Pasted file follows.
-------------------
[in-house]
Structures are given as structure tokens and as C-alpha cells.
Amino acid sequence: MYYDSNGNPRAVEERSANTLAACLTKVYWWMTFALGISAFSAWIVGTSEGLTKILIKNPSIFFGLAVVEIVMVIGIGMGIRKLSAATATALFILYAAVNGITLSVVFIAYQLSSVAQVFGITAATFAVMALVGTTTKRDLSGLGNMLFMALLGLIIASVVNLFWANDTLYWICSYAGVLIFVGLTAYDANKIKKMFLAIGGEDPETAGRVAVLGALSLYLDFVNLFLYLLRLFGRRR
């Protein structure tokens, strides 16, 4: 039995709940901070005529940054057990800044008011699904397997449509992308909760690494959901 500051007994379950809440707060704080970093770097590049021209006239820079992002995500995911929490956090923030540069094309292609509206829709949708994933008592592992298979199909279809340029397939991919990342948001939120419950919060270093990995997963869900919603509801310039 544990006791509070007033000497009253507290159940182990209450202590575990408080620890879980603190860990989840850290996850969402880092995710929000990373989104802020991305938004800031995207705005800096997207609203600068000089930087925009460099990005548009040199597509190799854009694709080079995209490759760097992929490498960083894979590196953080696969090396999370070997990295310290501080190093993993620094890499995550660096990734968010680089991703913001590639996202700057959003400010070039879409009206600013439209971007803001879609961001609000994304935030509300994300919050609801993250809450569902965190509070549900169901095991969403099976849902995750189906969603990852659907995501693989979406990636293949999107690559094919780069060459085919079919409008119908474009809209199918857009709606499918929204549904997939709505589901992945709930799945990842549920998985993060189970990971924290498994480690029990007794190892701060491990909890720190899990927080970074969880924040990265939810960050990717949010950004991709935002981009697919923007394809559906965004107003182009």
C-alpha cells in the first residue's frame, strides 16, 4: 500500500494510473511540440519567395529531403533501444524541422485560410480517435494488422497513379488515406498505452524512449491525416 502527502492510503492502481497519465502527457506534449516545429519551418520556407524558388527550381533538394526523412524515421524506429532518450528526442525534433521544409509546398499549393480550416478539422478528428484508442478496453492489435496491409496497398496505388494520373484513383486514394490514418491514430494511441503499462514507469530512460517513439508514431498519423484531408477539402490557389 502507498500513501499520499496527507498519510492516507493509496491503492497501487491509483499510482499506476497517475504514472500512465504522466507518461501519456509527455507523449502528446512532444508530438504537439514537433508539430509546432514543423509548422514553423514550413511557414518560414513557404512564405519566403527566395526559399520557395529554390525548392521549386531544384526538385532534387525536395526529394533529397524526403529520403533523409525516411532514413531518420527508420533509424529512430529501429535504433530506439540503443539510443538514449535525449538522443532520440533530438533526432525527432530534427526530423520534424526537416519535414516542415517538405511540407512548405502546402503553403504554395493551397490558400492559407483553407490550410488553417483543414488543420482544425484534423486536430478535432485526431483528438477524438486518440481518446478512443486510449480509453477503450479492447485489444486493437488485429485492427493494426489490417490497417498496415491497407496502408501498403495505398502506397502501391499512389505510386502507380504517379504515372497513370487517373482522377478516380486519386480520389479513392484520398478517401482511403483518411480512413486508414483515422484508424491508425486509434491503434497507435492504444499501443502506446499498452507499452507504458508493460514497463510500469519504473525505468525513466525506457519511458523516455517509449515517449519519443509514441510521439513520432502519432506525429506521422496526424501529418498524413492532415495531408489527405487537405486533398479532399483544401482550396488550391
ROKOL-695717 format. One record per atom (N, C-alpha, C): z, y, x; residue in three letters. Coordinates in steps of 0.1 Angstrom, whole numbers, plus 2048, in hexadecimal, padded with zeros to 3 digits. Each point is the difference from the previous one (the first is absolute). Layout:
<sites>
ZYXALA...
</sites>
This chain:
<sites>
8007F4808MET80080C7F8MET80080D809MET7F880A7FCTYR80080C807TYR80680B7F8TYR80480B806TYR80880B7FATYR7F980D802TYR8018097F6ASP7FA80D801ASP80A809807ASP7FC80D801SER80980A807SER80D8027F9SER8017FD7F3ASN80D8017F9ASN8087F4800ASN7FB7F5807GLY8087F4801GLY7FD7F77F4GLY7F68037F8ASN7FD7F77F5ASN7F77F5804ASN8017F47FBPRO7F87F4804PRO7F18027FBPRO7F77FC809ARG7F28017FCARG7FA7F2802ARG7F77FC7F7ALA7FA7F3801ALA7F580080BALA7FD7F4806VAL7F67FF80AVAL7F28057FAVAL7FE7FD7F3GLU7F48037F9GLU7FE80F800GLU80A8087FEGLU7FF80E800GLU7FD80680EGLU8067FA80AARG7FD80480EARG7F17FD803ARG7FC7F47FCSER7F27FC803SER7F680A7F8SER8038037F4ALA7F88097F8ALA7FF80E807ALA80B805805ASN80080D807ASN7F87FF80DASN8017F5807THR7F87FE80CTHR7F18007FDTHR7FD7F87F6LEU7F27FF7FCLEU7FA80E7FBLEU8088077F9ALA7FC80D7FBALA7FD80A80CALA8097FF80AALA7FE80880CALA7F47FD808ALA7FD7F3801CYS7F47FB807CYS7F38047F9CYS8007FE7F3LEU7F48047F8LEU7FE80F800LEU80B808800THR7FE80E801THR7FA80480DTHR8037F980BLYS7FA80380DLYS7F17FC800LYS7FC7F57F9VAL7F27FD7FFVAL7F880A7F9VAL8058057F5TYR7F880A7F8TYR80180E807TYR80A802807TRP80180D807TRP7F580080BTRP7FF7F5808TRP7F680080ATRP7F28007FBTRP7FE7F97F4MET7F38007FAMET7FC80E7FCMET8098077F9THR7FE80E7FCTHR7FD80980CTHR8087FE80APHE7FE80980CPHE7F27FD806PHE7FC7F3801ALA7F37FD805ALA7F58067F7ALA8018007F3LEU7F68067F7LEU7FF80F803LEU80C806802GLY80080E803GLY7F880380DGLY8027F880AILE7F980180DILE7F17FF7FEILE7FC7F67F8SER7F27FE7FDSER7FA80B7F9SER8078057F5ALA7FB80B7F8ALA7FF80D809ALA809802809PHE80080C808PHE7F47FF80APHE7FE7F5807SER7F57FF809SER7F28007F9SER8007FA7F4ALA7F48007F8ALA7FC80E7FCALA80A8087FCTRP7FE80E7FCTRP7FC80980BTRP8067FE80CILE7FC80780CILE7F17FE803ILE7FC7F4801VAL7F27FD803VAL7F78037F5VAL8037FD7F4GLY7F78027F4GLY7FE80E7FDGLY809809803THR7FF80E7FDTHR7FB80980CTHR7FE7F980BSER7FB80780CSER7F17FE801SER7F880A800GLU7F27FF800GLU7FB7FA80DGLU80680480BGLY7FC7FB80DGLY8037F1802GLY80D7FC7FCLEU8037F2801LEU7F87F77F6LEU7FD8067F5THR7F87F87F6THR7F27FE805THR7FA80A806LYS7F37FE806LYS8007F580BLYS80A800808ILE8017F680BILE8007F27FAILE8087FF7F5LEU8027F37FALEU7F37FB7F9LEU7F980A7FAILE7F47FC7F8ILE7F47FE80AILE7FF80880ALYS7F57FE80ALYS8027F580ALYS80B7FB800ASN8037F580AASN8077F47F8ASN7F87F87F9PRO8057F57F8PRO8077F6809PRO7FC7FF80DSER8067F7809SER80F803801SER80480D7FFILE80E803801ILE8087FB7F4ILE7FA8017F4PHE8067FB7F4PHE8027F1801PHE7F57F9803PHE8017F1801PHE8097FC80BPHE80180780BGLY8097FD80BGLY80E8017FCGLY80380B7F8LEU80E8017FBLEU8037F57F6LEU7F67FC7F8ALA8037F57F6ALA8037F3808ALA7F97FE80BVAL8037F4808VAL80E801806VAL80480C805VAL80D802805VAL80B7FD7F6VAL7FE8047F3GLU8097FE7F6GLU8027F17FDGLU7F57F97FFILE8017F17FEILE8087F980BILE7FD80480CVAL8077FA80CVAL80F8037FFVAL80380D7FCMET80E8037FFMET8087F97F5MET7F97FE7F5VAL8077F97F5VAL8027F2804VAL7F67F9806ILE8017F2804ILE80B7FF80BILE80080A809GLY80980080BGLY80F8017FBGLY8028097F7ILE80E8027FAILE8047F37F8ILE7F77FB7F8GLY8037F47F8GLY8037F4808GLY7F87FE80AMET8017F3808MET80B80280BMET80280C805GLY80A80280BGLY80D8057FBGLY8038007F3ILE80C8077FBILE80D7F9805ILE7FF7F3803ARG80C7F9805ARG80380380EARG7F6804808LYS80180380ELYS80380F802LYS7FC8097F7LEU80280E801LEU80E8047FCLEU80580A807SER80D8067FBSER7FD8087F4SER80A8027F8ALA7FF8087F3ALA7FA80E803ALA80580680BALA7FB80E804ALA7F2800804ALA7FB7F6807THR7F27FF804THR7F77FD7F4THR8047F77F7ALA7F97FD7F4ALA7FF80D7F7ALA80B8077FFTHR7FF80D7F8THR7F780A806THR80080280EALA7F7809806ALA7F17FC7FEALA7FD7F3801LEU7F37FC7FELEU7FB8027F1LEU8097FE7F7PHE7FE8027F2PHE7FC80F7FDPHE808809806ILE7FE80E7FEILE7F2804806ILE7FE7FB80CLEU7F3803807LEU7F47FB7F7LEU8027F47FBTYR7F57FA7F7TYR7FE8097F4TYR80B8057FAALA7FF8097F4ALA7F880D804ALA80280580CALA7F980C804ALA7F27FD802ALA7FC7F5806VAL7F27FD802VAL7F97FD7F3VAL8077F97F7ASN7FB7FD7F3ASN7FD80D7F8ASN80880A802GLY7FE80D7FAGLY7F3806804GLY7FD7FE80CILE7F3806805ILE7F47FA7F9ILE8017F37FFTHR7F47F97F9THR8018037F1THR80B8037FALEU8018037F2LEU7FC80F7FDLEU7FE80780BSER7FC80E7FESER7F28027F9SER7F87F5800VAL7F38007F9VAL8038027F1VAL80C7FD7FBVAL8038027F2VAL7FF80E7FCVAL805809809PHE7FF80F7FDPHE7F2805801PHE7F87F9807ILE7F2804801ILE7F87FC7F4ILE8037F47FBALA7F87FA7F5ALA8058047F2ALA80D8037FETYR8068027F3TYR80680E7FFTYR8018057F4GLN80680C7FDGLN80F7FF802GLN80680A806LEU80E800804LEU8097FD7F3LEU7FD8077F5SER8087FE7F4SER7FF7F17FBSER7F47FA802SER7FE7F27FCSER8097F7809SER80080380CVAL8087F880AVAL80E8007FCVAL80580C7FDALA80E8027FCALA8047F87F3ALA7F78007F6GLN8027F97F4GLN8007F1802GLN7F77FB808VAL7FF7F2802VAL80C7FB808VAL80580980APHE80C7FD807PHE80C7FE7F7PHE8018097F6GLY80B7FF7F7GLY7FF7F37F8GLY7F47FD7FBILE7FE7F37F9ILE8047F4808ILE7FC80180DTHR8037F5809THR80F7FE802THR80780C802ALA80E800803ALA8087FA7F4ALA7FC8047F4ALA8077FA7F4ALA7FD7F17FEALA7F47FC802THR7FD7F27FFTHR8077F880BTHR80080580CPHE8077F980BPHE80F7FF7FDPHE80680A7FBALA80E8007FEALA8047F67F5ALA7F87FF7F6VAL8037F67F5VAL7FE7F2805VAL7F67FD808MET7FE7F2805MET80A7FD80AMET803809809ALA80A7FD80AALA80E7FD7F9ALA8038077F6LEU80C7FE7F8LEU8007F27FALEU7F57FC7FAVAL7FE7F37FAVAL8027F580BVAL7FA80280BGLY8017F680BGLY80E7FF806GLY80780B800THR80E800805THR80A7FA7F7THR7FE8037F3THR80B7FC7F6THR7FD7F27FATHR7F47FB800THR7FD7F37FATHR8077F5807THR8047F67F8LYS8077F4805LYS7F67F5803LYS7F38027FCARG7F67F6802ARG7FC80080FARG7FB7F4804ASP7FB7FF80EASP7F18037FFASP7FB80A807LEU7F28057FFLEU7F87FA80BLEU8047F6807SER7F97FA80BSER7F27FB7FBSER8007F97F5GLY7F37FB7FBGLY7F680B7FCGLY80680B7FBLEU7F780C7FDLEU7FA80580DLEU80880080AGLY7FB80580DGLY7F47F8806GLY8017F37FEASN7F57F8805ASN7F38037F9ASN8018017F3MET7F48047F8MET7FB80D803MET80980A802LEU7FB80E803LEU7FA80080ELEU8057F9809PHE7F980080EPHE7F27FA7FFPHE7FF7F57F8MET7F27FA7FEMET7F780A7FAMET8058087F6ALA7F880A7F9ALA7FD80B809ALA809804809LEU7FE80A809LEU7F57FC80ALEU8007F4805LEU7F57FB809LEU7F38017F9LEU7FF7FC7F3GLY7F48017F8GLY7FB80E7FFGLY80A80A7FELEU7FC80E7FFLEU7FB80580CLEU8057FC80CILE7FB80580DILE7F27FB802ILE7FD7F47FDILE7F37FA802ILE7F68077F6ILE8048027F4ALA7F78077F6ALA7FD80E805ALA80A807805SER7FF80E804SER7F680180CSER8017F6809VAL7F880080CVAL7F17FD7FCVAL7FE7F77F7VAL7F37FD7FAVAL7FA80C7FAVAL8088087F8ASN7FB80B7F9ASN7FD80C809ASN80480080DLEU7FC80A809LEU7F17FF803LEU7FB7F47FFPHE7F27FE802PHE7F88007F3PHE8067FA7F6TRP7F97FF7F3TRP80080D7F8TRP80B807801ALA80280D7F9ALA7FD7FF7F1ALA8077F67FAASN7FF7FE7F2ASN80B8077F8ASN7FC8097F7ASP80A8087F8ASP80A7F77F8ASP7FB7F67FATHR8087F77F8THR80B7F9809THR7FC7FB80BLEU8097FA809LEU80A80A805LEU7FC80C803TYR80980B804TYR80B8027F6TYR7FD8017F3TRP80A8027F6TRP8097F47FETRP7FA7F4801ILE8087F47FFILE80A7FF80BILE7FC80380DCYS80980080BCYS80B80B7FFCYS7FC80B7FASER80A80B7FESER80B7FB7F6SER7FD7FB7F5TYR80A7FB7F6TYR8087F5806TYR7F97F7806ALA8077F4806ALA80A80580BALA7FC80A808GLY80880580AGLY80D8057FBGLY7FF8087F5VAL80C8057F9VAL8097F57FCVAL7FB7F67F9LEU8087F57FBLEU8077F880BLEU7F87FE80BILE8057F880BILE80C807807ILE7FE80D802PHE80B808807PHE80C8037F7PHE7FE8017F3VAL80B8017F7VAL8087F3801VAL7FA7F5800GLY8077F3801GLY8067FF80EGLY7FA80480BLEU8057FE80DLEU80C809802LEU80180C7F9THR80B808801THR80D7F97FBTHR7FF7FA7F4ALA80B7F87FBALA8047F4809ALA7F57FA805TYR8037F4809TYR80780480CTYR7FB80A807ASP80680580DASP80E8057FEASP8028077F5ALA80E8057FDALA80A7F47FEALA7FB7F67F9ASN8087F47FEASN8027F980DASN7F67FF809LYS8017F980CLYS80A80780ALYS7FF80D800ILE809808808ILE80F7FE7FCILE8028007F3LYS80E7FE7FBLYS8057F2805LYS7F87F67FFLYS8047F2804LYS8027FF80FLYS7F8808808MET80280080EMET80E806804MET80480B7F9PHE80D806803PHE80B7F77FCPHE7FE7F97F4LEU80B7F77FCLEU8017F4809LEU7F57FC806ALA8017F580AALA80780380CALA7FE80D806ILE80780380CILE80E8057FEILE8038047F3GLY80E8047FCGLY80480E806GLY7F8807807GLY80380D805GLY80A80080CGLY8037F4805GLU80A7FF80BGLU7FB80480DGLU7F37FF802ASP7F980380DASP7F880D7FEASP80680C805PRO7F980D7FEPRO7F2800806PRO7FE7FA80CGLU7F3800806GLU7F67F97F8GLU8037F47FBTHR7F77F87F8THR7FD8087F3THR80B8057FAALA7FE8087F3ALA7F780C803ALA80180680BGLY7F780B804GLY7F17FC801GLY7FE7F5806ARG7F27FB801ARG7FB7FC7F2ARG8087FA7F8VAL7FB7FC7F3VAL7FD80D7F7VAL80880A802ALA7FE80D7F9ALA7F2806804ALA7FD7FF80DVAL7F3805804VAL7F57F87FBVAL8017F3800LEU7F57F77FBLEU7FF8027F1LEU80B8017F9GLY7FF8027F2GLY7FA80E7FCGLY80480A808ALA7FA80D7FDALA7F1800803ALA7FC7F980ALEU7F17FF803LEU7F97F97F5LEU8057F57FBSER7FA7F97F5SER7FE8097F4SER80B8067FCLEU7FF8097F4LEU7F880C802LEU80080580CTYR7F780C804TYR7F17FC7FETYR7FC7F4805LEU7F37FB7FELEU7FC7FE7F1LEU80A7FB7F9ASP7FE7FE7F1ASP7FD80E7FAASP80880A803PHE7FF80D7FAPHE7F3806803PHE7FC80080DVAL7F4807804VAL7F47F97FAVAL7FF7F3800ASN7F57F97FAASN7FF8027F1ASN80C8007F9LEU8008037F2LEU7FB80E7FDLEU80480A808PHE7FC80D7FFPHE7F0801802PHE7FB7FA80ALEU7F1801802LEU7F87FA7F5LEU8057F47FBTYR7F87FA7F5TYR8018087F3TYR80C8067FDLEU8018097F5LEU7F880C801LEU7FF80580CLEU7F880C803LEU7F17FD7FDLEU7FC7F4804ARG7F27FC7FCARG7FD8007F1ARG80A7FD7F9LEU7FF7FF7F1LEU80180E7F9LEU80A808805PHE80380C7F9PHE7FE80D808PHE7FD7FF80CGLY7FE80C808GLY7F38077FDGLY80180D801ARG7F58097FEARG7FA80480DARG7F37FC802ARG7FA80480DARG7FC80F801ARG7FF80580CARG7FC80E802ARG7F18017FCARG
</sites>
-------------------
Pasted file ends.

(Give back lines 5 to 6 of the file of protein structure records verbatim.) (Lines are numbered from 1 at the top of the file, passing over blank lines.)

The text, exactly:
C-alpha cells in the first residue's frame, strides 16, 4: 500500500494510473511540440519567395529531403533501444524541422485560410480517435494488422497513379488515406498505452524512449491525416 502527502492510503492502481497519465502527457506534449516545429519551418520556407524558388527550381533538394526523412524515421524506429532518450528526442525534433521544409509546398499549393480550416478539422478528428484508442478496453492489435496491409496497398496505388494520373484513383486514394490514418491514430494511441503499462514507469530512460517513439508514431498519423484531408477539402490557389 502507498500513501499520499496527507498519510492516507493509496491503492497501487491509483499510482499506476497517475504514472500512465504522466507518461501519456509527455507523449502528446512532444508530438504537439514537433508539430509546432514543423509548422514553423514550413511557414518560414513557404512564405519566403527566395526559399520557395529554390525548392521549386531544384526538385532534387525536395526529394533529397524526403529520403533523409525516411532514413531518420527508420533509424529512430529501429535504433530506439540503443539510443538514449535525449538522443532520440533530438533526432525527432530534427526530423520534424526537416519535414516542415517538405511540407512548405502546402503553403504554395493551397490558400492559407483553407490550410488553417483543414488543420482544425484534423486536430478535432485526431483528438477524438486518440481518446478512443486510449480509453477503450479492447485489444486493437488485429485492427493494426489490417490497417498496415491497407496502408501498403495505398502506397502501391499512389505510386502507380504517379504515372497513370487517373482522377478516380486519386480520389479513392484520398478517401482511403483518411480512413486508414483515422484508424491508425486509434491503434497507435492504444499501443502506446499498452507499452507504458508493460514497463510500469519504473525505468525513466525506457519511458523516455517509449515517449519519443509514441510521439513520432502519432506525429506521422496526424501529418498524413492532415495531408489527405487537405486533398479532399483544401482550396488550391
ROKOL-695717 format. One record per atom (N, C-alpha, C): z, y, x; residue in three letters. Coordinates in steps of 0.1 Angstrom, whole numbers, plus 2048, in hexadecimal, padded with zeros to 3 digits. Each point is the difference from the previous one (the first is absolute). Layout: